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President Biden Issues Executive Order Addressing Competition in Health Care

on Thursday, 29 July 2021 in Health Law Alert: Erin E. Busch, Editor

On July 9, 2021, President Biden issued the “Executive Order on Promoting Competition in the American Economy,” which set out a “whole-government policy” of enforcing antitrust laws to prevent excessive consolidation and thus improve competition. Encompassing a wide range of directives and policy statements, the order specifically targets four important issues facing the healthcare industry: prescription drug prices, hospital consolidation, health insurance competition, and hearing aid costs.

While the Executive Order (EO) does not have the effect of law, the President does wield a significant amount of control over the Department of Health and Human Services (HHS) as an administrative agency of the federal government.  Likewise, while the President has less ability to explicitly direct the actions of independent agencies such as the Federal Trade Commission (FTC), the EO provides “encouragement” for the FTC in the form of policy directives, which are often carried out by the agencies. Thus, the policy focuses found in the EO can be reasonably expected to take effect through rules and regulations issued by HHS and be enforced by the FTC.

Hospital Consolidation
The EO claims that hospital consolidation and unchecked mergers have left many areas, especially rural communities, without access to quality health care services. Hospital mergers and consolidations have increased in recent years.  Likewise, more and more physician practices are being acquired by hospitals to achieve “system-ness” and cost efficiencies.  A report from the American Medical Association found that 2020 was the first year in which less than half (49.1%) of physicians worked in a private practice—a practice that was wholly owned by physicians.”[1]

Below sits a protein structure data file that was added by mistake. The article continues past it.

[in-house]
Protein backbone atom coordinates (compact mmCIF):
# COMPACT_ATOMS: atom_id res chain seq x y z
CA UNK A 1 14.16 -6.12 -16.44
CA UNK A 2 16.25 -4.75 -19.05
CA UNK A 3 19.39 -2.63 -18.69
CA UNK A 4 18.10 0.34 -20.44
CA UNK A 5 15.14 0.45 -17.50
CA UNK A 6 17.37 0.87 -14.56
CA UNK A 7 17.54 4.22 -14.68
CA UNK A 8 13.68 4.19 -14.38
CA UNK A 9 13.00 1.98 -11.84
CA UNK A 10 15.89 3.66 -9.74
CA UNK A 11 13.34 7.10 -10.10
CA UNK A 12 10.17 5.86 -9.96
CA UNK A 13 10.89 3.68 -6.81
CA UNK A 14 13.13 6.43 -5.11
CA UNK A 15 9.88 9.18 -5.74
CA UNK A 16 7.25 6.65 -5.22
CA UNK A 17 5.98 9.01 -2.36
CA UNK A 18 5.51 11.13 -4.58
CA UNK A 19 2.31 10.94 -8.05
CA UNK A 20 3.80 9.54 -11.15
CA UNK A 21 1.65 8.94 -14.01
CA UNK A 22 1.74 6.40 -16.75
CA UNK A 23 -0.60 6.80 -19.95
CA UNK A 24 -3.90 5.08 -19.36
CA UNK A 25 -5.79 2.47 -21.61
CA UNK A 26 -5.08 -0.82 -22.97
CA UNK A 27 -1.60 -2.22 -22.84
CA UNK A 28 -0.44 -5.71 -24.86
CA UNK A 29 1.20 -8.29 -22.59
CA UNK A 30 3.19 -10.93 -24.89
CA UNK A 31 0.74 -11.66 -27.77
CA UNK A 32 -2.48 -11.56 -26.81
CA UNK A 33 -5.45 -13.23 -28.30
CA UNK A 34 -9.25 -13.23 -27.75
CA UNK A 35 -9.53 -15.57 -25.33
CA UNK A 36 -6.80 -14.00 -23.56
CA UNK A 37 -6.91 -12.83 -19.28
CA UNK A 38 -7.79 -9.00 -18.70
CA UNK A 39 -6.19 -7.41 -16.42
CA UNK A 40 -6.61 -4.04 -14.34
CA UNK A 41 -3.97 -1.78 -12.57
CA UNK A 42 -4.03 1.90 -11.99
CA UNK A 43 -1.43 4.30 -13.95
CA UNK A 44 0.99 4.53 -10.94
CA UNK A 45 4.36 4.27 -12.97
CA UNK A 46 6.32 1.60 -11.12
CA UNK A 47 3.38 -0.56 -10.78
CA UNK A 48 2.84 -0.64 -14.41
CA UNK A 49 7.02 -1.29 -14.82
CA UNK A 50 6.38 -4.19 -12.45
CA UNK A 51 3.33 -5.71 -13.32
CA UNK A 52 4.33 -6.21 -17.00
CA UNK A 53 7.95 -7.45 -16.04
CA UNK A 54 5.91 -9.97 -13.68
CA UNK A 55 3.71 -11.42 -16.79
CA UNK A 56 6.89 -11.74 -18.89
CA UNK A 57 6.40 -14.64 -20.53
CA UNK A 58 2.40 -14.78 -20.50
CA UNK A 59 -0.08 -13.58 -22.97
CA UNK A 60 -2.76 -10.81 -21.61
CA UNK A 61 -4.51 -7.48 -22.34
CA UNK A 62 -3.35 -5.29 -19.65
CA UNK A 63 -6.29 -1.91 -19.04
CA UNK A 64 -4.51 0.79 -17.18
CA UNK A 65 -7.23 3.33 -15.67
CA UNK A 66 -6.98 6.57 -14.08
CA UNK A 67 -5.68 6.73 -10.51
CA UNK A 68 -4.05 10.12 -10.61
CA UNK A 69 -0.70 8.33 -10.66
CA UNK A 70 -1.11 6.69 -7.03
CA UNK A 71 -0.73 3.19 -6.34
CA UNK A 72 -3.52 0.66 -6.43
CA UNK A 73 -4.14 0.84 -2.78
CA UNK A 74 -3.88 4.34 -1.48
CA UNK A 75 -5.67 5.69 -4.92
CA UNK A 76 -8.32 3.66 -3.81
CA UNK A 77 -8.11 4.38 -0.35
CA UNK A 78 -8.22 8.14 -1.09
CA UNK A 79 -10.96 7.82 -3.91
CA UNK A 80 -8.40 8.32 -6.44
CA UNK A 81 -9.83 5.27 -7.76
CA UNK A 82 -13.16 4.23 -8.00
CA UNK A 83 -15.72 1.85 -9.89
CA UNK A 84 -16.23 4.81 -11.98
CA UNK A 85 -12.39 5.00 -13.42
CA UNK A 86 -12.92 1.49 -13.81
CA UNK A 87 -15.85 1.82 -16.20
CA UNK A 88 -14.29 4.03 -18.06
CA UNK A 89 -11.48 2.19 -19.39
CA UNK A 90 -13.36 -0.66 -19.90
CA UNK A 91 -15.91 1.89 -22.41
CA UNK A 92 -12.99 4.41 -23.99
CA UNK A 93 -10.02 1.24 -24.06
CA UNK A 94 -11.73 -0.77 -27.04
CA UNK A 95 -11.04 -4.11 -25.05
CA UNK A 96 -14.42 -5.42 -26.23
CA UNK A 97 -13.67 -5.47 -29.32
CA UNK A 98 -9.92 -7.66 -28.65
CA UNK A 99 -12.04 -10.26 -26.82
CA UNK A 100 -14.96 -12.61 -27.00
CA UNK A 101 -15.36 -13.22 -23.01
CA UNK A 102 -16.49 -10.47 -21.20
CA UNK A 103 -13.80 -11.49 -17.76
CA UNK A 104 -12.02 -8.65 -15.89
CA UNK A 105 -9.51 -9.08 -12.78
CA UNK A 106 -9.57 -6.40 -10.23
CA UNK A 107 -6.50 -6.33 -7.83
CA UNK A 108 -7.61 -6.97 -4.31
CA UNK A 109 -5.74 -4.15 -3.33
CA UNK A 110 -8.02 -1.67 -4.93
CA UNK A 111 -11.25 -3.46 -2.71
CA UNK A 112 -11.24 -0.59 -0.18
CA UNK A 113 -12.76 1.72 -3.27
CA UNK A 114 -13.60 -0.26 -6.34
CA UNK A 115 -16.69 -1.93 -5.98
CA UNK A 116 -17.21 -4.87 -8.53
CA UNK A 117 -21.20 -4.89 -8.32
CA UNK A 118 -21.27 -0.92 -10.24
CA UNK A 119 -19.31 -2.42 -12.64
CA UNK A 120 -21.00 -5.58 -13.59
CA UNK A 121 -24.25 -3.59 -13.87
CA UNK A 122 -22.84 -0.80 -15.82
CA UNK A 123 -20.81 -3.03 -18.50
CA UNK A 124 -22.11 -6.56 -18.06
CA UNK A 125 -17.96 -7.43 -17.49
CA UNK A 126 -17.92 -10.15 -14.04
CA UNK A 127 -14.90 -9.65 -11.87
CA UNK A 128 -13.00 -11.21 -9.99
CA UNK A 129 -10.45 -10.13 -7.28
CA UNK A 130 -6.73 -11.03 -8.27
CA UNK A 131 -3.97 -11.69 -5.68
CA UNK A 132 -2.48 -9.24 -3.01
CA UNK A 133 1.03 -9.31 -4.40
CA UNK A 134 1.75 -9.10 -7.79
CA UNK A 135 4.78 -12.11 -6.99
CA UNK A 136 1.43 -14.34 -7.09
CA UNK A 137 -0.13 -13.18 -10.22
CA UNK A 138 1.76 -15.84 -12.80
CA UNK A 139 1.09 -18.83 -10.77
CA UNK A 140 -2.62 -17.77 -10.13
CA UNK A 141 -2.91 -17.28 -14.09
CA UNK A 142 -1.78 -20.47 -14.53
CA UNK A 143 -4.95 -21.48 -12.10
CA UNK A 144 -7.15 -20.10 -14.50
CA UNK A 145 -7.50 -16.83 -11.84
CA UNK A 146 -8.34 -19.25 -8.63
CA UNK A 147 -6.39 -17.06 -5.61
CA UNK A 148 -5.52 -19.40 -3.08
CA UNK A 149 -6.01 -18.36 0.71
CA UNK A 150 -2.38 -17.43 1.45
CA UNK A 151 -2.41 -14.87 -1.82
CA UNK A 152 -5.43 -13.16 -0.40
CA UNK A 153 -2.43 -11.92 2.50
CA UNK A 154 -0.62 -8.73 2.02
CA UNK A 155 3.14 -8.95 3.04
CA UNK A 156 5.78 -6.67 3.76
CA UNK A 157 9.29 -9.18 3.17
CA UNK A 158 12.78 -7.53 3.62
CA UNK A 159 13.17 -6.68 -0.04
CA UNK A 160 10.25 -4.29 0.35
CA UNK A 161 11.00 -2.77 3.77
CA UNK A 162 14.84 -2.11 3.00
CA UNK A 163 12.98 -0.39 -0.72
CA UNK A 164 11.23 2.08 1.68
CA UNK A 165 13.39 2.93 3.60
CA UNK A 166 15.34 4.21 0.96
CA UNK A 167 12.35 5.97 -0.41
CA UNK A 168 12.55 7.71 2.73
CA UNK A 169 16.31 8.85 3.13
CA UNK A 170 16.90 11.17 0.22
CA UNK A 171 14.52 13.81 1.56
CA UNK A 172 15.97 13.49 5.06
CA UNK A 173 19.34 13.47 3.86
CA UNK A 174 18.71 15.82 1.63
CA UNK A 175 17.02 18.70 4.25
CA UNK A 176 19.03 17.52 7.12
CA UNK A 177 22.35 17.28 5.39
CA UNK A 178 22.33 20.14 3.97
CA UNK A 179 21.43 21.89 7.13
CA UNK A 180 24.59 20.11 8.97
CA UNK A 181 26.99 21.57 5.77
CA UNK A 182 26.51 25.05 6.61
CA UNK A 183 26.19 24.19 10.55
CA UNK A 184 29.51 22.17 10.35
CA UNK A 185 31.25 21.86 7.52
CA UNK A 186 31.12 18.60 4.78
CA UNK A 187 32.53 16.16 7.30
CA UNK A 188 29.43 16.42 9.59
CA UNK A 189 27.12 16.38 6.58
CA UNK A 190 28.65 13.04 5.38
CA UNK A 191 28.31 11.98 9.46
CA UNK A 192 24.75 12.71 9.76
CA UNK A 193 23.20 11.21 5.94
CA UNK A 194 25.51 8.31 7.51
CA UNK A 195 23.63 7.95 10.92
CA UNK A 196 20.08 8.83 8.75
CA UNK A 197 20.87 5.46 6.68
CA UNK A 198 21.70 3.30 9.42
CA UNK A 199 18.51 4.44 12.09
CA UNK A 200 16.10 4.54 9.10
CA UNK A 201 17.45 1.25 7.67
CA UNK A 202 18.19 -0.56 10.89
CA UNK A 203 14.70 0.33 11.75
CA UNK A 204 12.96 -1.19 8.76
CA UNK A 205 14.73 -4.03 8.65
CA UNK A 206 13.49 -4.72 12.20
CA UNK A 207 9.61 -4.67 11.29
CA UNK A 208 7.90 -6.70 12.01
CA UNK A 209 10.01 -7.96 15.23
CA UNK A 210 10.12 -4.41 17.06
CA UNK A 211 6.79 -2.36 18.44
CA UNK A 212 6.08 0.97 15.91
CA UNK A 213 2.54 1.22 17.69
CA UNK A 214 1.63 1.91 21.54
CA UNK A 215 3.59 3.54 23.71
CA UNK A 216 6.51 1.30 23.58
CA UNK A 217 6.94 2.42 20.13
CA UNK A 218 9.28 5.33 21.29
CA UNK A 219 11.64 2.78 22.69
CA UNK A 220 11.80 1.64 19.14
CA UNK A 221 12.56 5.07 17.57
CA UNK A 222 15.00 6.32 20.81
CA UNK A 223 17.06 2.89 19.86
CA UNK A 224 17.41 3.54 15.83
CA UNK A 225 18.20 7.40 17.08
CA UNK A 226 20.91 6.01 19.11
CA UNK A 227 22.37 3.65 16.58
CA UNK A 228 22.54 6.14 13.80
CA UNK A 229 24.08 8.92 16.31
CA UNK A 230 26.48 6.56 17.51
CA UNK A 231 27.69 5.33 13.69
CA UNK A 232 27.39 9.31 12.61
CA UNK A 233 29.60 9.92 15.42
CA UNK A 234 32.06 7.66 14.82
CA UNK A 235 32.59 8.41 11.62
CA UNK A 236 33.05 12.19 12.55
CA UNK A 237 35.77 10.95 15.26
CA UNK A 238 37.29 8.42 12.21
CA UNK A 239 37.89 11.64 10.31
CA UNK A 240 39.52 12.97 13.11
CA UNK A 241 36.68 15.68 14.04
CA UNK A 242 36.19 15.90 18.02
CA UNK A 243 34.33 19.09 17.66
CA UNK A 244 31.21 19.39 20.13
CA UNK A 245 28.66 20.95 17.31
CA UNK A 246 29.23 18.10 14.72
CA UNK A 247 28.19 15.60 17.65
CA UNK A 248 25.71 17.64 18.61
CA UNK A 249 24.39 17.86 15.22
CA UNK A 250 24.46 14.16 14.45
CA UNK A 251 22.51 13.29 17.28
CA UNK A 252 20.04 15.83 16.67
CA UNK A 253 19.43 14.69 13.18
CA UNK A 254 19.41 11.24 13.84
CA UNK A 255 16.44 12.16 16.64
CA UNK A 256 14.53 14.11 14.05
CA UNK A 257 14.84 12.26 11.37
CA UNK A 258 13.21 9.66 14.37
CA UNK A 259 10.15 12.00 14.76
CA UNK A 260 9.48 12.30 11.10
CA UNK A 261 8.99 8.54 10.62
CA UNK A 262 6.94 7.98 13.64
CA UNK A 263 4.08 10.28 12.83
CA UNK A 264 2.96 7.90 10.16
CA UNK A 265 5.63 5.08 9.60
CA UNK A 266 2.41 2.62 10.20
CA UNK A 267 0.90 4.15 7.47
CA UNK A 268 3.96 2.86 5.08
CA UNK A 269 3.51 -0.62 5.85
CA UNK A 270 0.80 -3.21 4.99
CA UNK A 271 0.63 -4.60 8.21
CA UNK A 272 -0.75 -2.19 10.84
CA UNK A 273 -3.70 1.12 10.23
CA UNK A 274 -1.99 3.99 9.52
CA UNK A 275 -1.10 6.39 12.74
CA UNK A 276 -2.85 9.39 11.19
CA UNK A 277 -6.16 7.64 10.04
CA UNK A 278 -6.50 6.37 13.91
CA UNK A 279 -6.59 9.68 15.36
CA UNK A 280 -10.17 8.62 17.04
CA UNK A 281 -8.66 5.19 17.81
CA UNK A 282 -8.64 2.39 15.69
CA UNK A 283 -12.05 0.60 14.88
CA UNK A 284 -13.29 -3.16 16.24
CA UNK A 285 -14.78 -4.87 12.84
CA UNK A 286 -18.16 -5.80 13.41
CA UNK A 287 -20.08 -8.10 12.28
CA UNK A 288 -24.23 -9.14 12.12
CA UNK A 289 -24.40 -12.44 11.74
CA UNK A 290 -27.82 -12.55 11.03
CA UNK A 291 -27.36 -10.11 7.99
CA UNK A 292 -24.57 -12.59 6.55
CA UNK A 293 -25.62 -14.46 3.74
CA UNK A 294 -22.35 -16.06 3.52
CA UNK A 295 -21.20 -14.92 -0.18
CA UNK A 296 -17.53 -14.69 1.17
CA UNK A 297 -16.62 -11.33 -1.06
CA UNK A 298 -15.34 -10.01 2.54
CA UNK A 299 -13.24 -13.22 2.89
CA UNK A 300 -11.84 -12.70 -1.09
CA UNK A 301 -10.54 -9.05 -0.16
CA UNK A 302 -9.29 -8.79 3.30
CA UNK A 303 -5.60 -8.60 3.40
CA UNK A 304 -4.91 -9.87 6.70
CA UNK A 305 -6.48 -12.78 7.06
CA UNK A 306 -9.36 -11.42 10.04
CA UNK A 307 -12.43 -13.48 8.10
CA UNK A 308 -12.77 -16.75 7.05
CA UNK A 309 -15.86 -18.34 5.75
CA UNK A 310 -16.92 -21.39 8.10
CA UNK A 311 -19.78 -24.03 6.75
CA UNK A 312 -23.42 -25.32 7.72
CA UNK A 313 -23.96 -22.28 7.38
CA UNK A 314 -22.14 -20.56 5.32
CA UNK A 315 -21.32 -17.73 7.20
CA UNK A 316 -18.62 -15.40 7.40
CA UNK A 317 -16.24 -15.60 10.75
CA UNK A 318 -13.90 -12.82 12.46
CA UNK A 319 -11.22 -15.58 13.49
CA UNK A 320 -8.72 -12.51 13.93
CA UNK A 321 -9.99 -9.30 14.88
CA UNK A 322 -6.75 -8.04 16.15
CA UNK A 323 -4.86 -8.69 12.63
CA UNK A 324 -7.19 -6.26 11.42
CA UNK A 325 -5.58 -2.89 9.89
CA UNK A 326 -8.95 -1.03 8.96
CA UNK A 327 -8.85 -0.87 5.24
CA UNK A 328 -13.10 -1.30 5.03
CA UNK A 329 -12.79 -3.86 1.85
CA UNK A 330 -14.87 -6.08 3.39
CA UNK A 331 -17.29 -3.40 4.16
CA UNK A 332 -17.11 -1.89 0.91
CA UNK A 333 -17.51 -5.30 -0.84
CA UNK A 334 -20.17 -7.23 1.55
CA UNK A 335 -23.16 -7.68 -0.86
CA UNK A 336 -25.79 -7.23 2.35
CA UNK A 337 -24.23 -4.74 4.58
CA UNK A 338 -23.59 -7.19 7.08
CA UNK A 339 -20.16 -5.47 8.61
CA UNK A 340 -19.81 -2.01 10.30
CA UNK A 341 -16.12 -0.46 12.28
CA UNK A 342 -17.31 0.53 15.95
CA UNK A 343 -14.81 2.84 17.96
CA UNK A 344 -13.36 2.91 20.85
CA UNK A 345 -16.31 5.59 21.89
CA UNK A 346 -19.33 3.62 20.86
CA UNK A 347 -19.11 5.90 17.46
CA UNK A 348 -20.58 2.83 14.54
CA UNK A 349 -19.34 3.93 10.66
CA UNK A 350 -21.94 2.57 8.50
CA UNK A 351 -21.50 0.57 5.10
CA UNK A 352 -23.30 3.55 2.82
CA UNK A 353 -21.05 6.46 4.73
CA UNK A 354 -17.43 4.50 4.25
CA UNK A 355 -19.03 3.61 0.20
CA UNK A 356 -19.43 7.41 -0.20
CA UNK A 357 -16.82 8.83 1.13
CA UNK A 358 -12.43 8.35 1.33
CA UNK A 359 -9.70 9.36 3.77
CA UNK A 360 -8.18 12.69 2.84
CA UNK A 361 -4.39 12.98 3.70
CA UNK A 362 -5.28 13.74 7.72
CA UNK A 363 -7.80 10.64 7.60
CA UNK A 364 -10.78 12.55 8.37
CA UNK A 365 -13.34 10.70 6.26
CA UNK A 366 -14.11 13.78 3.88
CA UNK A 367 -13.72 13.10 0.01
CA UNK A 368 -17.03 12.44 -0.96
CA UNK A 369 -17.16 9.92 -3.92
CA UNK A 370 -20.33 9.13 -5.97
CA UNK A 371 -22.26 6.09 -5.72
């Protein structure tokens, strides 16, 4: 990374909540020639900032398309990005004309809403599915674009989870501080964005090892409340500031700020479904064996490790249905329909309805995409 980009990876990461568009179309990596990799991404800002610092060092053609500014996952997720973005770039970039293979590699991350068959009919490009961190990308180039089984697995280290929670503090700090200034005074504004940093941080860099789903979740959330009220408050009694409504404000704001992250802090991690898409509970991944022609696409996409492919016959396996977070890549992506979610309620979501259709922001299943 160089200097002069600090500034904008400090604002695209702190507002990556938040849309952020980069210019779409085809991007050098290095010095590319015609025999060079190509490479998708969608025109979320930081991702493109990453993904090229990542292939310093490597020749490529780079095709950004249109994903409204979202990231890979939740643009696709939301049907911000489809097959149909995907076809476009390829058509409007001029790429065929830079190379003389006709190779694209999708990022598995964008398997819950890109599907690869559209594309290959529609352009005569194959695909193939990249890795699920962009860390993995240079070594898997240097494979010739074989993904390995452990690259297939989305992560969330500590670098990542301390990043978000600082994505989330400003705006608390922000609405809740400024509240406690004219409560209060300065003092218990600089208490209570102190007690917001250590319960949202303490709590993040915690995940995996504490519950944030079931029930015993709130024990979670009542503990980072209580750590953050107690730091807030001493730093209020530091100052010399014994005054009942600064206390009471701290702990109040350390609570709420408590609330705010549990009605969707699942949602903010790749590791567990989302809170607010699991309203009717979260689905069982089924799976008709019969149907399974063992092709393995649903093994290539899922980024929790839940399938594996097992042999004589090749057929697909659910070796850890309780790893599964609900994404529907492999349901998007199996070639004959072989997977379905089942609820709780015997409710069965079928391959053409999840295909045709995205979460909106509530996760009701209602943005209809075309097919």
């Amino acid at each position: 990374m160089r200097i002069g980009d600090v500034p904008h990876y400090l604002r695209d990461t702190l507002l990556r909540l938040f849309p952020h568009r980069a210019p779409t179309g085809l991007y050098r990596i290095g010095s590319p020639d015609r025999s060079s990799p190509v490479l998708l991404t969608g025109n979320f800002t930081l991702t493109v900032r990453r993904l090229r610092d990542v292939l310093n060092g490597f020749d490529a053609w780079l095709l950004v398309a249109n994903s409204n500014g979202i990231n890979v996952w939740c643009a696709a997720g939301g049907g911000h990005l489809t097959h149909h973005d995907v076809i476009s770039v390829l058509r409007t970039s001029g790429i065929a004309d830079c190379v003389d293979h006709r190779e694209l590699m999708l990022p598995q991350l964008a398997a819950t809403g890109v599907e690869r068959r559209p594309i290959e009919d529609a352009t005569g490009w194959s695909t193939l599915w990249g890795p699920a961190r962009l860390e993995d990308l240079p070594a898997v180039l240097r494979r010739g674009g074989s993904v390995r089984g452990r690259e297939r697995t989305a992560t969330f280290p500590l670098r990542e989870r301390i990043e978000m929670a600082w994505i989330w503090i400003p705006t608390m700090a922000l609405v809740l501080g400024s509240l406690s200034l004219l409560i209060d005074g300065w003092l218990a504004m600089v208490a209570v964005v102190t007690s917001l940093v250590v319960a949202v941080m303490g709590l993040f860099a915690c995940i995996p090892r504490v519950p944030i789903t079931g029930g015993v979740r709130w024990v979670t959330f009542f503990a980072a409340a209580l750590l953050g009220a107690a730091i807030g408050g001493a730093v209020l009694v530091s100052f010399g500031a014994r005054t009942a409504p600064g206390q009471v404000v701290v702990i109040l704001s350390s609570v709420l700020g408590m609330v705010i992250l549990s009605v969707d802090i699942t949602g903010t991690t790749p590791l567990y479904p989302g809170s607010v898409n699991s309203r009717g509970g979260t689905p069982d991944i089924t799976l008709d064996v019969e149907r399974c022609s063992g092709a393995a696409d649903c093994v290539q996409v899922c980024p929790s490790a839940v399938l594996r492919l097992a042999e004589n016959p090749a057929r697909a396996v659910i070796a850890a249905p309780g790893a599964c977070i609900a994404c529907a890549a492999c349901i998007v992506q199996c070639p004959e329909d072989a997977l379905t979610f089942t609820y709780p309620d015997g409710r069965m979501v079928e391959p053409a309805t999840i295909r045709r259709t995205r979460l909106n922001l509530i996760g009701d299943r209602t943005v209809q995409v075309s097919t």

To combat what the administration views as rampant hospital consolidation, the EO first encourages the Justice Department and the FTC to review and revise hospital merger guidelines to ensure patients are not harmed by hospital mergers. It additionally directs HHS to support existing hospital price transparency initiatives for hospitals, other providers, and insurers, as well as any new changes made necessary by the No Surprises Act finalized by an interim final rule issued on July 1, 2021. These initiatives require hospitals to increase transparency around the prices they pay and the prices they charge for certain services and procedures. 

Notably, both of these directives continue and in some cases further the policies of the Trump administration, which focused on greater price transparency. These initiatives were intended to increase consumerism in health care and thus further competition by improving the ability of consumers to “shop” for healthcare services. The Biden administration is reaffirming this policy focus.

Non-Competition Agreements
Included in these provisions is a directive to the FTC to consider using its rulemaking authority to “curtail the unfair use of non-compete clauses and other clauses or agreements that may unfairly limit worker mobility.” The instructions handed down by the Biden administration are (perhaps purposefully) vague, giving the FTC a significant amount of leeway in how it tackles unreasonable non-compete agreements. The use of the word “unfair” in the directive implies that not all non-compete agreements will be banned, but rather only those that excessively limit workers from pursuing alternative positions.